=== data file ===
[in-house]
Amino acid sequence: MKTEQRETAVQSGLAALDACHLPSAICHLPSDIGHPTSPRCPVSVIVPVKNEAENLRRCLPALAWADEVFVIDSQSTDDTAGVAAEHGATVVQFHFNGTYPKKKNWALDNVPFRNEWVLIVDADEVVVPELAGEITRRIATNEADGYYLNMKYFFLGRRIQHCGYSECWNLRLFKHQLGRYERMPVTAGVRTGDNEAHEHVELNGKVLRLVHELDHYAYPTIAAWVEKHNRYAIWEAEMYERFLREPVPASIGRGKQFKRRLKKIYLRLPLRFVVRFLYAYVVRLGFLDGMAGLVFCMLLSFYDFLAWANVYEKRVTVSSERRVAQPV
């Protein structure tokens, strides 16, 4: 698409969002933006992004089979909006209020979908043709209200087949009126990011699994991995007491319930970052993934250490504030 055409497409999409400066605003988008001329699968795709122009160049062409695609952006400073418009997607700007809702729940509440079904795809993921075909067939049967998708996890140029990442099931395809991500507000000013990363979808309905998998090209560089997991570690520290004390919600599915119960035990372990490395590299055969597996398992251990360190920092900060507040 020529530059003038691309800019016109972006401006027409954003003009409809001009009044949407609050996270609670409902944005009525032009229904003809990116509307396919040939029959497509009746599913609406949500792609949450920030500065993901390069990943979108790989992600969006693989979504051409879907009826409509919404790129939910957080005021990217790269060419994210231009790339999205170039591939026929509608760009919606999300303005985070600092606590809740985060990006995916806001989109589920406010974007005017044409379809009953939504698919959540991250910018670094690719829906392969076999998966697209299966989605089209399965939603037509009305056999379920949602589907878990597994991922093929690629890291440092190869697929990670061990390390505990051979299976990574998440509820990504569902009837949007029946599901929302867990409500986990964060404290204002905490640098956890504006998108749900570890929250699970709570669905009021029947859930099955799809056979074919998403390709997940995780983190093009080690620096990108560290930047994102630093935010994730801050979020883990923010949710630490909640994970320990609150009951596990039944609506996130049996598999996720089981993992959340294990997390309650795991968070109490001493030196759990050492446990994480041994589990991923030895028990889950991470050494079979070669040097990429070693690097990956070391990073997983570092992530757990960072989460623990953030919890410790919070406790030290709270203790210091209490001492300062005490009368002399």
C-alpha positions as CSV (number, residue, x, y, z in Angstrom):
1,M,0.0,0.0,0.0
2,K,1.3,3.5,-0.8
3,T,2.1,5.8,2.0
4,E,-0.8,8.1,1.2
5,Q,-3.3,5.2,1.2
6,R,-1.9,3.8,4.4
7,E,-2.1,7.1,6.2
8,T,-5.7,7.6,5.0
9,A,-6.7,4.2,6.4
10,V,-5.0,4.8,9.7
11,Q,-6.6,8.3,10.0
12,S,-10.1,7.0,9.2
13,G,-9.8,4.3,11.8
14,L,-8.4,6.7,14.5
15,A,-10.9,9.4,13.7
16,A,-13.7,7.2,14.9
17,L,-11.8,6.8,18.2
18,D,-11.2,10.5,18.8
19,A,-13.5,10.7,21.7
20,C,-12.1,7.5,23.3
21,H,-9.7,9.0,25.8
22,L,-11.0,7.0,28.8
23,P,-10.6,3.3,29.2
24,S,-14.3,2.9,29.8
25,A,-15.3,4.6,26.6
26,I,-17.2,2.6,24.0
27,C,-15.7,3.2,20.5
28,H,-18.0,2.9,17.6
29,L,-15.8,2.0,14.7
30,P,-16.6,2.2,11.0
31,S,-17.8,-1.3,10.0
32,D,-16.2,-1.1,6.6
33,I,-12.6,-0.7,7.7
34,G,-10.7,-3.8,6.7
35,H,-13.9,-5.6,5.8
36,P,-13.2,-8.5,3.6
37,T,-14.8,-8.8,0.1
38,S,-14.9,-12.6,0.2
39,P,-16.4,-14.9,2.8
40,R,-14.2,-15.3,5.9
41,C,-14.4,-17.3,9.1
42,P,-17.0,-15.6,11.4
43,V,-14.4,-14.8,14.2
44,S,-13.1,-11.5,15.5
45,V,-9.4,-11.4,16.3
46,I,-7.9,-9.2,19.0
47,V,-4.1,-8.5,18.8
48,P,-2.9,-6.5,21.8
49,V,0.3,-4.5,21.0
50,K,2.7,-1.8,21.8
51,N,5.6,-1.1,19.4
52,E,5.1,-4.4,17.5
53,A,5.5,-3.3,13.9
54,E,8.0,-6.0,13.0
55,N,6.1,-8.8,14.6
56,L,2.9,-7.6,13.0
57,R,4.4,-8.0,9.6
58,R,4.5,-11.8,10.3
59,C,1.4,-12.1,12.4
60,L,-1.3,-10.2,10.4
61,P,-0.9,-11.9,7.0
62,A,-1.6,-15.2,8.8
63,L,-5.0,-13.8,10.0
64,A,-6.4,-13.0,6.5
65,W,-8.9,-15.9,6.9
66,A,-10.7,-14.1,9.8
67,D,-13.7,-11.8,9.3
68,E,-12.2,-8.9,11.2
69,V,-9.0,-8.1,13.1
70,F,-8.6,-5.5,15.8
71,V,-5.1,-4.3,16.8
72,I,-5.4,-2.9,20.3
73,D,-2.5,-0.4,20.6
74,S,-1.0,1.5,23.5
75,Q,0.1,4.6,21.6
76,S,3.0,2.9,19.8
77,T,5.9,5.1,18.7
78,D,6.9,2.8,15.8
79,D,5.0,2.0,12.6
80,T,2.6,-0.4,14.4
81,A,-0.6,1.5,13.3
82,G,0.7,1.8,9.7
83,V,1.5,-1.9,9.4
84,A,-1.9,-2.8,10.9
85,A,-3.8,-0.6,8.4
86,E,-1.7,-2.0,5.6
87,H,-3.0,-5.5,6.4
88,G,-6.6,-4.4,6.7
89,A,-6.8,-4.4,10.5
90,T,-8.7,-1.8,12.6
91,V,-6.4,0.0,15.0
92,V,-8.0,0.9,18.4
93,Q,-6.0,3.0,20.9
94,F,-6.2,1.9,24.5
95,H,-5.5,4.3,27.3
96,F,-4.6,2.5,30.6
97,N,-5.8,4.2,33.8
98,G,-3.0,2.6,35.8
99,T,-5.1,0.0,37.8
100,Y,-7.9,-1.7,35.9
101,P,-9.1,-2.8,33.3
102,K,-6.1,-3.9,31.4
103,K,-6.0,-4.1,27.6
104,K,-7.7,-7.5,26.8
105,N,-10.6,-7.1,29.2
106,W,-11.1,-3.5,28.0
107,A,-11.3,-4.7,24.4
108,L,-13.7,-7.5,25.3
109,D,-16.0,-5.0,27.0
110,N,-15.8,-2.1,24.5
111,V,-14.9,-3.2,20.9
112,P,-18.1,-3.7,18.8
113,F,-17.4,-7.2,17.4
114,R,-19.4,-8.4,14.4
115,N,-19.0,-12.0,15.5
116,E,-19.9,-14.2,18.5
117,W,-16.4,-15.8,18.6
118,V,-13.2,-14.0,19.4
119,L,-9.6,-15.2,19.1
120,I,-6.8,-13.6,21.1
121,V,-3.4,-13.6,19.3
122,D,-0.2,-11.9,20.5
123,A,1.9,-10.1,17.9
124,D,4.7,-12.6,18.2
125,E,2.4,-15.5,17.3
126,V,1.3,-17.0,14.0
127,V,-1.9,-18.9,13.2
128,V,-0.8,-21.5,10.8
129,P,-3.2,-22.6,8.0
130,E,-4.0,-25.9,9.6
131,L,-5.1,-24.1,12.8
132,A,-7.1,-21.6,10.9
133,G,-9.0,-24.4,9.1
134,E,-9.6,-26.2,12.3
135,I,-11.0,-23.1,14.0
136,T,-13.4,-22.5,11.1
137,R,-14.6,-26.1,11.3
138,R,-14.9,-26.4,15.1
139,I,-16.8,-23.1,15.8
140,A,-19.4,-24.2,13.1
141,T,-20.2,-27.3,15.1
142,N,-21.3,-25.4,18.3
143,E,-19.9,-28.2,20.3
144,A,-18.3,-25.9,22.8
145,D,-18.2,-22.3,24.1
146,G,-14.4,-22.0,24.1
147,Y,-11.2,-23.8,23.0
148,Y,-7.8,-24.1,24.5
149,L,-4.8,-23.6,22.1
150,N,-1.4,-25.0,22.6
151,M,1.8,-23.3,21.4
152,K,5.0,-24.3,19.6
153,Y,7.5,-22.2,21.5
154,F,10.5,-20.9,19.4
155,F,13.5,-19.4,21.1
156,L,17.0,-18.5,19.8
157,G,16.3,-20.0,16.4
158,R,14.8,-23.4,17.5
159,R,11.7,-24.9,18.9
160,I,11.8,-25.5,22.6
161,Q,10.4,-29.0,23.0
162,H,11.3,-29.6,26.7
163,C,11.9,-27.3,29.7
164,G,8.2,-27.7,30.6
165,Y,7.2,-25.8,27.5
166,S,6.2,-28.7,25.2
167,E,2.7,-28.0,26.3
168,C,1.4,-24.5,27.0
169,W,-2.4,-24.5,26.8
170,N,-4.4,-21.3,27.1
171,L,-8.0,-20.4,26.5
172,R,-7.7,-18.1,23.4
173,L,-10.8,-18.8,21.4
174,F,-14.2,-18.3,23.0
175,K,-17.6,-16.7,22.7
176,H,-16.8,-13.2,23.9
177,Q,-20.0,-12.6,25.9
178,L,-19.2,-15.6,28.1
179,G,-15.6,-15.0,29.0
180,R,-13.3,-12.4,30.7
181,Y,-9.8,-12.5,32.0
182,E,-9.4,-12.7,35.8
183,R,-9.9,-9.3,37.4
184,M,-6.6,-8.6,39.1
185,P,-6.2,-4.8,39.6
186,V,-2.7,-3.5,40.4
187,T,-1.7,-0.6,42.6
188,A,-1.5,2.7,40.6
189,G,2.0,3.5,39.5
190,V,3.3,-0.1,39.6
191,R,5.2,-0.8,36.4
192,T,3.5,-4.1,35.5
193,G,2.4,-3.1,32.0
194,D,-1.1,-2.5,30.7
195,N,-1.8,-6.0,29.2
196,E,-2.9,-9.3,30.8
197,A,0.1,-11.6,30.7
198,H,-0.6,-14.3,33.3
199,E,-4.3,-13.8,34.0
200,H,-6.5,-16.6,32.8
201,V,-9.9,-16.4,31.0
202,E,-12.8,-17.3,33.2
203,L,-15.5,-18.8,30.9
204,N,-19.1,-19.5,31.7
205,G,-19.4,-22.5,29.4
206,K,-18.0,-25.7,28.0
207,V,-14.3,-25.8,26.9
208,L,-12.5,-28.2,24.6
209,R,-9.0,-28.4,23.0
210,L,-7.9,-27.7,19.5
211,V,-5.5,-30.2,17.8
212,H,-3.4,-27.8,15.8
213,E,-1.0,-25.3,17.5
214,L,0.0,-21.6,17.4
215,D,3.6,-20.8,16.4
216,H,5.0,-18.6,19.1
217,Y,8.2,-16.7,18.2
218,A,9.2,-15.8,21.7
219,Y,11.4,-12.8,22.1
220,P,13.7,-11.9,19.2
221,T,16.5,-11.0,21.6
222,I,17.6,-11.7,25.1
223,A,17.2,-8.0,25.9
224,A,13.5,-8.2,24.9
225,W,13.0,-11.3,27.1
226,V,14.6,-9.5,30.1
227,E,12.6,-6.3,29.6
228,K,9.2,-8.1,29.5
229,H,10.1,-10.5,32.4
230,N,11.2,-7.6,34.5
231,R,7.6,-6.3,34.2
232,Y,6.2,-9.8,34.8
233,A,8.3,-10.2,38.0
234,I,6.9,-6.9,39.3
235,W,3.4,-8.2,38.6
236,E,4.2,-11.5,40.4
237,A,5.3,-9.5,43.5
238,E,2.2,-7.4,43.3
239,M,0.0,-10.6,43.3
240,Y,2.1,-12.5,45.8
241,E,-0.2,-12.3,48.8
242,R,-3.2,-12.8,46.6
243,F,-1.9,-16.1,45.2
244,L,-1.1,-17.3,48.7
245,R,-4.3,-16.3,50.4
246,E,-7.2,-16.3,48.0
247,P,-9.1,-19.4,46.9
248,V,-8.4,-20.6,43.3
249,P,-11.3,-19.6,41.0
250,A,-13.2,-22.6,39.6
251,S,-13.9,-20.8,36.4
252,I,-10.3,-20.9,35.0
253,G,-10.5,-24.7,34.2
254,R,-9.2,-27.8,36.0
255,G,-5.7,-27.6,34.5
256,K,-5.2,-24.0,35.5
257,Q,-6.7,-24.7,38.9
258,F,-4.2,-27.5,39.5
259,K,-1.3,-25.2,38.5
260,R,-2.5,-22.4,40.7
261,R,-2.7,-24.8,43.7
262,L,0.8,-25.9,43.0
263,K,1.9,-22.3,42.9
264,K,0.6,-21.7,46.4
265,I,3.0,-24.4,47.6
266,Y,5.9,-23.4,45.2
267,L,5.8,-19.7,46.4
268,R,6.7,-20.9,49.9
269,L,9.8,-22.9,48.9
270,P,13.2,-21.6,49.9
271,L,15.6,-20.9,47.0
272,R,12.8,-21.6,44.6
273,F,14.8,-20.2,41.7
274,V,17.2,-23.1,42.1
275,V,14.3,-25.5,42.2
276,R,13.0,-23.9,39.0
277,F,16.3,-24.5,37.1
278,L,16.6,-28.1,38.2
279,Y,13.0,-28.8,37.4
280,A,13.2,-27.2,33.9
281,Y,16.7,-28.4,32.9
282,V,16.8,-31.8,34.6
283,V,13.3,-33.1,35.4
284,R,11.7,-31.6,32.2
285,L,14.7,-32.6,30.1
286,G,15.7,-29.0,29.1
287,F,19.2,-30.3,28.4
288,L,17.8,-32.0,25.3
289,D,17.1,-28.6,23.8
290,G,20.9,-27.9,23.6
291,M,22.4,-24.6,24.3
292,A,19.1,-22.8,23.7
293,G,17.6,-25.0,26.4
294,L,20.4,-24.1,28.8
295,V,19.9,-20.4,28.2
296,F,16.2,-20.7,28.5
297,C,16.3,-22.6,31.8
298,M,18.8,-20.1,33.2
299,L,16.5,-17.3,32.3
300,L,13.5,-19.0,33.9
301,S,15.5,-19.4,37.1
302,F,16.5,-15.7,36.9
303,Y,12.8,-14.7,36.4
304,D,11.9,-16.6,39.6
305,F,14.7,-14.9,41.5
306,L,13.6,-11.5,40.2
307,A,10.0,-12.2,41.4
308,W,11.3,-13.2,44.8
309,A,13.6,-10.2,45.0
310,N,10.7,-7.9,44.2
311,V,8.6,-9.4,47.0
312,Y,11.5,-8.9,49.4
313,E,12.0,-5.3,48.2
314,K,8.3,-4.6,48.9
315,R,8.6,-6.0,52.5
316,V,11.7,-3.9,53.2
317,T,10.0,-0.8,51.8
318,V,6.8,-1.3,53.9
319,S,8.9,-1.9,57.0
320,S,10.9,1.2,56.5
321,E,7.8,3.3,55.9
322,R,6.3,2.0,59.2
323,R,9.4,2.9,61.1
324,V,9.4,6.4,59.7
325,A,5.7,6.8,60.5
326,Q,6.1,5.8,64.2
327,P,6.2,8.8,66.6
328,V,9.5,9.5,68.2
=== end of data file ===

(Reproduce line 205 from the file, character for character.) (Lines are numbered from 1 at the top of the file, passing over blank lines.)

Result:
201,V,-9.9,-16.4,31.0